At any rate, over bottles of beer and pulutan, I related these incidents to my provincial relatives. But they did not even lift an eyebrow at my disclosure. For them, it was kalakaran or the way things are done in our country.
One of my relatives is a contractor with a number of small public works projects. The last time we discussed his means of livelihood, which was during the tenure of President Benigno S. C. Aquino III, he revealed that he had to part with 60% of his winning bid to land a contract.
According to him, a public works project was either the baby of the governor or the local congressman. Each had his or her own racket. The 60% was distributed from the top, which took most of the kickback, and was shared all the way down to the last signatory, aside from the folks in accounting who released the payment.
I asked him how things were in the administration of President Rodrigo Duterte, the one with the promise of “change.” He beamed and agreed that there had been a change, “The kickback is now just 50%.”
I suppose a 10% reduction of the kalakaran is better than no reduction at all.
From the remaining 50%, funds have to be allocated to the public works project, after the contractor has set aside his earnings. But what about the quality of the project? According to my relative, the overprice already allowed for reasonably good quality materials being purchased.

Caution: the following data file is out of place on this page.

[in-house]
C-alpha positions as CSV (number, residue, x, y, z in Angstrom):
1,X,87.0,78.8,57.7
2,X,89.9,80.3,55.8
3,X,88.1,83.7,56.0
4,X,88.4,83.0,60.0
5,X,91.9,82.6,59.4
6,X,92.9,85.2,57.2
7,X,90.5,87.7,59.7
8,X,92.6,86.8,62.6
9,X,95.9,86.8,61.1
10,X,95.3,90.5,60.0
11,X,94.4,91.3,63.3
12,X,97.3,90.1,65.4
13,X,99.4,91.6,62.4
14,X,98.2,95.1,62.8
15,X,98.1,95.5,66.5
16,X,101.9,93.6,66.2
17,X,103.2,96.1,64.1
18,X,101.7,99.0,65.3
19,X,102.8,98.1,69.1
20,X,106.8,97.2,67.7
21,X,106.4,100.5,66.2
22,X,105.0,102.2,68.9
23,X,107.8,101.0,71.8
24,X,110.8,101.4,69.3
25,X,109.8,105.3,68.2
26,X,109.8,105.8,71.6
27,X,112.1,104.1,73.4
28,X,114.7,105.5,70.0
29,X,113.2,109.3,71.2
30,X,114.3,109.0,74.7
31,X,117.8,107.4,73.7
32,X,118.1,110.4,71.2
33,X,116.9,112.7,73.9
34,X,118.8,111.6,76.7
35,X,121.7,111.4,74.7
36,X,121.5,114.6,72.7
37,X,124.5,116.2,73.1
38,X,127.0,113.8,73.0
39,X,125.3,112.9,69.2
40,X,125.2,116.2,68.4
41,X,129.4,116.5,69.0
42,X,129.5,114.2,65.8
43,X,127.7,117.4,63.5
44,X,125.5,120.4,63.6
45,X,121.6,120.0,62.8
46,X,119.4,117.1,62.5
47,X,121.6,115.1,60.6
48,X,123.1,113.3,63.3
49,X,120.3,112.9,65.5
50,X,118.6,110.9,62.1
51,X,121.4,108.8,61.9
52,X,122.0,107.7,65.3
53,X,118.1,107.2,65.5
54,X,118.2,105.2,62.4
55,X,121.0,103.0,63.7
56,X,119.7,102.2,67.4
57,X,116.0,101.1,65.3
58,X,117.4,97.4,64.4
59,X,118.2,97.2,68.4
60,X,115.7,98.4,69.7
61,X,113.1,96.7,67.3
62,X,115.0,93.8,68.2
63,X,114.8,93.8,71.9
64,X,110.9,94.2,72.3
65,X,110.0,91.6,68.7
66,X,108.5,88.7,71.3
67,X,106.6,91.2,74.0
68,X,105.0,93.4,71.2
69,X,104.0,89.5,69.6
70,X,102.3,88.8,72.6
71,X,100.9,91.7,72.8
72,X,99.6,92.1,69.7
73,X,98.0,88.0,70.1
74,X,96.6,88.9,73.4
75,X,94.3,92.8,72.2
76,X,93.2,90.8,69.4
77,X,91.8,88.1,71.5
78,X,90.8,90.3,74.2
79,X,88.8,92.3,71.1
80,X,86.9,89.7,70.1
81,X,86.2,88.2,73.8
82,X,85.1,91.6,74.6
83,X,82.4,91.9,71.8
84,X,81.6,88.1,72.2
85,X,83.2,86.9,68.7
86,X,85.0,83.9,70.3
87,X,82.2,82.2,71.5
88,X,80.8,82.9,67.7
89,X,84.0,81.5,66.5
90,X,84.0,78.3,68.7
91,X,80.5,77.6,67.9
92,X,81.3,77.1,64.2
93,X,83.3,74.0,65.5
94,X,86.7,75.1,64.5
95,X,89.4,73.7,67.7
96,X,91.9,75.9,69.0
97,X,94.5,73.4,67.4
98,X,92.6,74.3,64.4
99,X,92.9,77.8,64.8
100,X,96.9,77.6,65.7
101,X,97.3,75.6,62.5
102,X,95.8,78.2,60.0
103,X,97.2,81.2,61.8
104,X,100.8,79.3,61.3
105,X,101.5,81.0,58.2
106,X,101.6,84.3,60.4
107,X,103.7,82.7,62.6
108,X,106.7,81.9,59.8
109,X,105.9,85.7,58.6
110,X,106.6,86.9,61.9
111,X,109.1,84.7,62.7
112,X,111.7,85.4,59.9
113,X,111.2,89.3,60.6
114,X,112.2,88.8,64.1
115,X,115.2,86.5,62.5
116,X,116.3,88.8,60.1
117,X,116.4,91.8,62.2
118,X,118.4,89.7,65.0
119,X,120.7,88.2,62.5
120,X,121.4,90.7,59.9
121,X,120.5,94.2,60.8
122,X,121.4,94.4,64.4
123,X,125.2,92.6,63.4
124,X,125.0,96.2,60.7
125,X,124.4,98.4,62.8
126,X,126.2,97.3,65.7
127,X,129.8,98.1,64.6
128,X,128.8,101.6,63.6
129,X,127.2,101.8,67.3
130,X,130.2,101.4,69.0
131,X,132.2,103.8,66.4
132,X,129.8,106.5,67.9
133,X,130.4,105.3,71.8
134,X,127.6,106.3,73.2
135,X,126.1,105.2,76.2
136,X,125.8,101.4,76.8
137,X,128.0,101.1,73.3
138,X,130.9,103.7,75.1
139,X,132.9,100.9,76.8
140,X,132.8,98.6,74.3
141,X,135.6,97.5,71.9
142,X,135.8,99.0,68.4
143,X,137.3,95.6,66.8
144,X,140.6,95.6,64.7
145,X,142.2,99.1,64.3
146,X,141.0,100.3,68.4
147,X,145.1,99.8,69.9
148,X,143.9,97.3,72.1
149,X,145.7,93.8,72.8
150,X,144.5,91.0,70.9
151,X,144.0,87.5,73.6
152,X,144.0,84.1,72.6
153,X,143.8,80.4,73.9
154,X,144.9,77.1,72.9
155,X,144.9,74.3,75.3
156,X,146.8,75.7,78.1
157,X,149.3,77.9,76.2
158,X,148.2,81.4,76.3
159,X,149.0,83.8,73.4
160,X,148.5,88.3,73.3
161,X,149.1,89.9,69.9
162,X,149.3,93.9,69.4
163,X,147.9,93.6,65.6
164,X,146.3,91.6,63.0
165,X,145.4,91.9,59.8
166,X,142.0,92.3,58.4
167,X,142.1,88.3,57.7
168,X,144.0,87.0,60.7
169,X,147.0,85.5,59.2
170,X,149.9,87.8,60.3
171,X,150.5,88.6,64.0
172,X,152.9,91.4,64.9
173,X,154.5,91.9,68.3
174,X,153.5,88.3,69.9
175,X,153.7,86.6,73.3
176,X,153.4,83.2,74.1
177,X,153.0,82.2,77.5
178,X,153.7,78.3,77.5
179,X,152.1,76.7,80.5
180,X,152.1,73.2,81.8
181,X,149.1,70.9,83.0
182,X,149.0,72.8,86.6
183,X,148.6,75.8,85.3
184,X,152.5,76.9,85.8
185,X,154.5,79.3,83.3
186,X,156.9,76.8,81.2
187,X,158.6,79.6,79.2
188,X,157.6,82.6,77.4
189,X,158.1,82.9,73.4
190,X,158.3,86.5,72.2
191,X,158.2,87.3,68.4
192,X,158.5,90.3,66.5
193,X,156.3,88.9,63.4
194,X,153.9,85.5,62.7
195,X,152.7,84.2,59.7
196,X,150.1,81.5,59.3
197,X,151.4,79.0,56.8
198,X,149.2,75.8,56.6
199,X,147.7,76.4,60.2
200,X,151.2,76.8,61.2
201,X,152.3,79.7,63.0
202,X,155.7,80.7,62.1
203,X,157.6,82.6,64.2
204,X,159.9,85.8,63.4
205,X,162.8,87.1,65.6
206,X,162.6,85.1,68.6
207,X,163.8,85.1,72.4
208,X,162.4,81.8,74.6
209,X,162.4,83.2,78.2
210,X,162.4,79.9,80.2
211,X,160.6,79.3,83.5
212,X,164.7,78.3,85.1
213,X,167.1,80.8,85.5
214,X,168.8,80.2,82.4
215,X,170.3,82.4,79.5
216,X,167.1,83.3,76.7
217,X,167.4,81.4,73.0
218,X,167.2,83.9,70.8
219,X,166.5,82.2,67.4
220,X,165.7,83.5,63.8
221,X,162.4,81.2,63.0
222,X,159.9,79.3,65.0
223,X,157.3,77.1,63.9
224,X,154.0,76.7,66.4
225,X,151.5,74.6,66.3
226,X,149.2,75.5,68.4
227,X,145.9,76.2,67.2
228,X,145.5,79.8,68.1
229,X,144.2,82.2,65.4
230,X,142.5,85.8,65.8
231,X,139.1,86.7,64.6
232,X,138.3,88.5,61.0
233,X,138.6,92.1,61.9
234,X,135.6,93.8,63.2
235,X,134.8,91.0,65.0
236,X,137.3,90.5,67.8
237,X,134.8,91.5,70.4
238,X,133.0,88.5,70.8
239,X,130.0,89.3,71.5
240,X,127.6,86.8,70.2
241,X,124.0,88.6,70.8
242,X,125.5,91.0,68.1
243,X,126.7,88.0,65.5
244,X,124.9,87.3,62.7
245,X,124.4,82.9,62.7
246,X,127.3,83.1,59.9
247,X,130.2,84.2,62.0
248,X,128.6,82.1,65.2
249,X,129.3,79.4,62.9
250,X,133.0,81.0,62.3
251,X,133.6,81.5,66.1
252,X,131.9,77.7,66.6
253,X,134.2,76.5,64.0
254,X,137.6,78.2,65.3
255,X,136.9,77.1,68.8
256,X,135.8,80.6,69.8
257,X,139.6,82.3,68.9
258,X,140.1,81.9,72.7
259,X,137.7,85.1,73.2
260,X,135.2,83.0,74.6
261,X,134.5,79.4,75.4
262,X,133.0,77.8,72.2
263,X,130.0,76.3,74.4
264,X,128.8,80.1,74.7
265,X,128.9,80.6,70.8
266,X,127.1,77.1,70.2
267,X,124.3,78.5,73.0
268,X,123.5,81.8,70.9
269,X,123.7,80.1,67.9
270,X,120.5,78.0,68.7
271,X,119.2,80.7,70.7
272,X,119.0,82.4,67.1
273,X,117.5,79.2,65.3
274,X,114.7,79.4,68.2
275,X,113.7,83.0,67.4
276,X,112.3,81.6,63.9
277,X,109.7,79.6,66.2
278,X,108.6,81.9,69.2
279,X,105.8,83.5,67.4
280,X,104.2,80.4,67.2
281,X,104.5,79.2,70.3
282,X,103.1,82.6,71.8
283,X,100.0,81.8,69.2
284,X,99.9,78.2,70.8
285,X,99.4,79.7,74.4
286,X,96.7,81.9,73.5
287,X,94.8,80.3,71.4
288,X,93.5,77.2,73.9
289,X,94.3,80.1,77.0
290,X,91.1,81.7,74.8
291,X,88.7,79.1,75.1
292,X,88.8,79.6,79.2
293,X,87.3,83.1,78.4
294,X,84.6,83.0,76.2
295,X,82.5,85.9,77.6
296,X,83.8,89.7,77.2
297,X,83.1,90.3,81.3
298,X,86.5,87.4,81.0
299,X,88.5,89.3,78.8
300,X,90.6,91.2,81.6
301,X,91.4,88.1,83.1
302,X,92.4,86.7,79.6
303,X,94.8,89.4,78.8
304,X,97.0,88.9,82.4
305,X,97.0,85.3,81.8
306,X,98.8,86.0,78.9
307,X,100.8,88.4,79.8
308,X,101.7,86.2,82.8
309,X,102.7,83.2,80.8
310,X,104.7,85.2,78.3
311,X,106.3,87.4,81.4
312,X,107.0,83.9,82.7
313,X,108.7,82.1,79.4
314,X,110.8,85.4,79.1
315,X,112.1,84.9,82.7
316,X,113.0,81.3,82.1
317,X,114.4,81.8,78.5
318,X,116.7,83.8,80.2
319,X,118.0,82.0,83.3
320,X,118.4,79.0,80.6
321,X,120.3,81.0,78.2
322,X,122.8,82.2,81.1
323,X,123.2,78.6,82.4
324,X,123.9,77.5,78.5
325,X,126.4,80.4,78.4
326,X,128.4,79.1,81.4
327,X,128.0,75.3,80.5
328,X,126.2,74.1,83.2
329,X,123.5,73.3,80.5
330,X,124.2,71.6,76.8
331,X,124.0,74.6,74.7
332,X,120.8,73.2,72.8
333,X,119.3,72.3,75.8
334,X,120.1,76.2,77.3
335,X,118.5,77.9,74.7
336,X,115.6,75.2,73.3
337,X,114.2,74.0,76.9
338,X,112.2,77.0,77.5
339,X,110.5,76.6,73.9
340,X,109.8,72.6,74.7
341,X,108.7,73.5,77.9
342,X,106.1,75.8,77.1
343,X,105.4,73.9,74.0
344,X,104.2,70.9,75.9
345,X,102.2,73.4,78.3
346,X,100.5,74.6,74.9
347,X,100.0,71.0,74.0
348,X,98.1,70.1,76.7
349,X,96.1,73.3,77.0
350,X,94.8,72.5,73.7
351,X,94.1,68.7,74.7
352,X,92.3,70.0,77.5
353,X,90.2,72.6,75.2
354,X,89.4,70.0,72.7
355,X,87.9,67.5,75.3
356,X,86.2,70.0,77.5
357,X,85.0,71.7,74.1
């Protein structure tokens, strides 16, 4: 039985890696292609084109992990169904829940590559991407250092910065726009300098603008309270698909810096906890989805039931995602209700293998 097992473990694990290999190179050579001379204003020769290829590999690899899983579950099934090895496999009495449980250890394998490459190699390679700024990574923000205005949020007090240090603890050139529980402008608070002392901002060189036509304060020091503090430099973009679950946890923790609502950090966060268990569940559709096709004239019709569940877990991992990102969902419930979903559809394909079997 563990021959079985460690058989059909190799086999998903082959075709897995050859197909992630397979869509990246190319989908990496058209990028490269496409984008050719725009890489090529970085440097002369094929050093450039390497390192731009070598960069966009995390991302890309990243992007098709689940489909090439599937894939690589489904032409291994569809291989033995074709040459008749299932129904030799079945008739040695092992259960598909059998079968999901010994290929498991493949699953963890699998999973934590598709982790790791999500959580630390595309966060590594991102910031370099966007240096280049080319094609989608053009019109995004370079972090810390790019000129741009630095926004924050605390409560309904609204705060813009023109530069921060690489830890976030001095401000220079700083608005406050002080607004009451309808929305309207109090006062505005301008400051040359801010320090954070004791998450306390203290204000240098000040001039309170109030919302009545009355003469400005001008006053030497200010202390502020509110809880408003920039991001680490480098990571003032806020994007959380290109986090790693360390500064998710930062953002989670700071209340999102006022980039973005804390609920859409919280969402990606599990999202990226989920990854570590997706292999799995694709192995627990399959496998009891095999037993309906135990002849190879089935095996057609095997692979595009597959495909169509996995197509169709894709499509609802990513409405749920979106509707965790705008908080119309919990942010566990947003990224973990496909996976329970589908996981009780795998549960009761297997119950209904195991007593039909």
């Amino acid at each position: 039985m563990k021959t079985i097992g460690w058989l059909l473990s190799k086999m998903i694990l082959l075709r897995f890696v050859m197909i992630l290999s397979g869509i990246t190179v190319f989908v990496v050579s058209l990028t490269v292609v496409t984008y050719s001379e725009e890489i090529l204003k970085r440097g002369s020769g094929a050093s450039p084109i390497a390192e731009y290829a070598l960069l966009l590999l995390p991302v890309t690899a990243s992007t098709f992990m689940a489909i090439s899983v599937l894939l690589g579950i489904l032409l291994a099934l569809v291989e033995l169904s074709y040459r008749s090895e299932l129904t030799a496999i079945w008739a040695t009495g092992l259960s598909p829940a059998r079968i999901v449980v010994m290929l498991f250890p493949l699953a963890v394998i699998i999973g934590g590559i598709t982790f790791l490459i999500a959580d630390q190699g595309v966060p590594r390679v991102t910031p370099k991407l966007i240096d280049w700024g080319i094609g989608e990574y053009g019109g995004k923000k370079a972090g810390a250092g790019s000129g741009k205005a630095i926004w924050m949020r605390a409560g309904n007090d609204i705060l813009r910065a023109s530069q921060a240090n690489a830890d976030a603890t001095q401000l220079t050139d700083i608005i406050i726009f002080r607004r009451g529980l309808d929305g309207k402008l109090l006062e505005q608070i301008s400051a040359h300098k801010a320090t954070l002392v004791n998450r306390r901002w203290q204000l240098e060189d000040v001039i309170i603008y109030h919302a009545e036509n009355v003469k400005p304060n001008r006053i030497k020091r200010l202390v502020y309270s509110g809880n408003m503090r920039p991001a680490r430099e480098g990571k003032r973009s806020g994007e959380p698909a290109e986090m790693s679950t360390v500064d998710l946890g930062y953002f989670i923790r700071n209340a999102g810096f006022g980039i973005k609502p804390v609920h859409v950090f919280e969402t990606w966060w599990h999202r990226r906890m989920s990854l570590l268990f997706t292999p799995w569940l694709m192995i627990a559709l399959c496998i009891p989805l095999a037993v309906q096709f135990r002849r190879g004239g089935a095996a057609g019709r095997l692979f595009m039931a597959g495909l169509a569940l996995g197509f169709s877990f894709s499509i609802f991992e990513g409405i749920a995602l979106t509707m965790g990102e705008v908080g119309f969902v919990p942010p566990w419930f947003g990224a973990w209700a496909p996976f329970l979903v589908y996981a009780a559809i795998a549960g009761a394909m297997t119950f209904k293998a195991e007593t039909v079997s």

“It’s the country that is being milked,” he admitted quite casually.
He finally conceded that inferior materials were also purchased with whatever was left of the contract price.
And then he added, “But what choice do we have? If we don’t agree to the arrangement, we don’t get a project. On the other hand, if we cooperate, everything is facilitated, including collection. They handle all the paper work.”
His final remark was, “We have to learn to dance with the music to survive.”
Now comes the build, build, build mantra of the Duterte administration. And before that, there were the many questionable public works projects during the tenure of Aquino.
And before Aquino, Gloria Macapagal-Arroyo. And before Arroyo, Joseph Erap Estrada. And before Estrada, Fidel V. Ramos. And before Ramos, the Kamaganak, Inc. of Cory Aquino.
And we have all heard about Ferdinand and Imelda Marcos.
Are we to believe that the overseers of the multimillion-peso projects of Duterte are not making a fortune from kickbacks and overpricing?
Is it any wonder why such petty undertakings as providing plastic licenses to drivers and car registration plates to car owners take forever? Those thieves in the Land Transportation Franchising and Regulatory Board are fighting over the spoils from contracts and kickbacks from suppliers and the Department of Transportation’s various offices are in cahoots with the thieves. And if Secretary Tugade is not aware of this, he must be deaf and blind and dumb.
Over beer and pulutan, my relatives and I heaved a deep sigh, offered a toast to survival in our hapless country and conceded that they had no choice but to dance to the music the way almost everybody does.
Greg B. Macabenta is an advertising and communications man shuttling between San Francisco and Manila and providing unique insights on issues from both perspectives.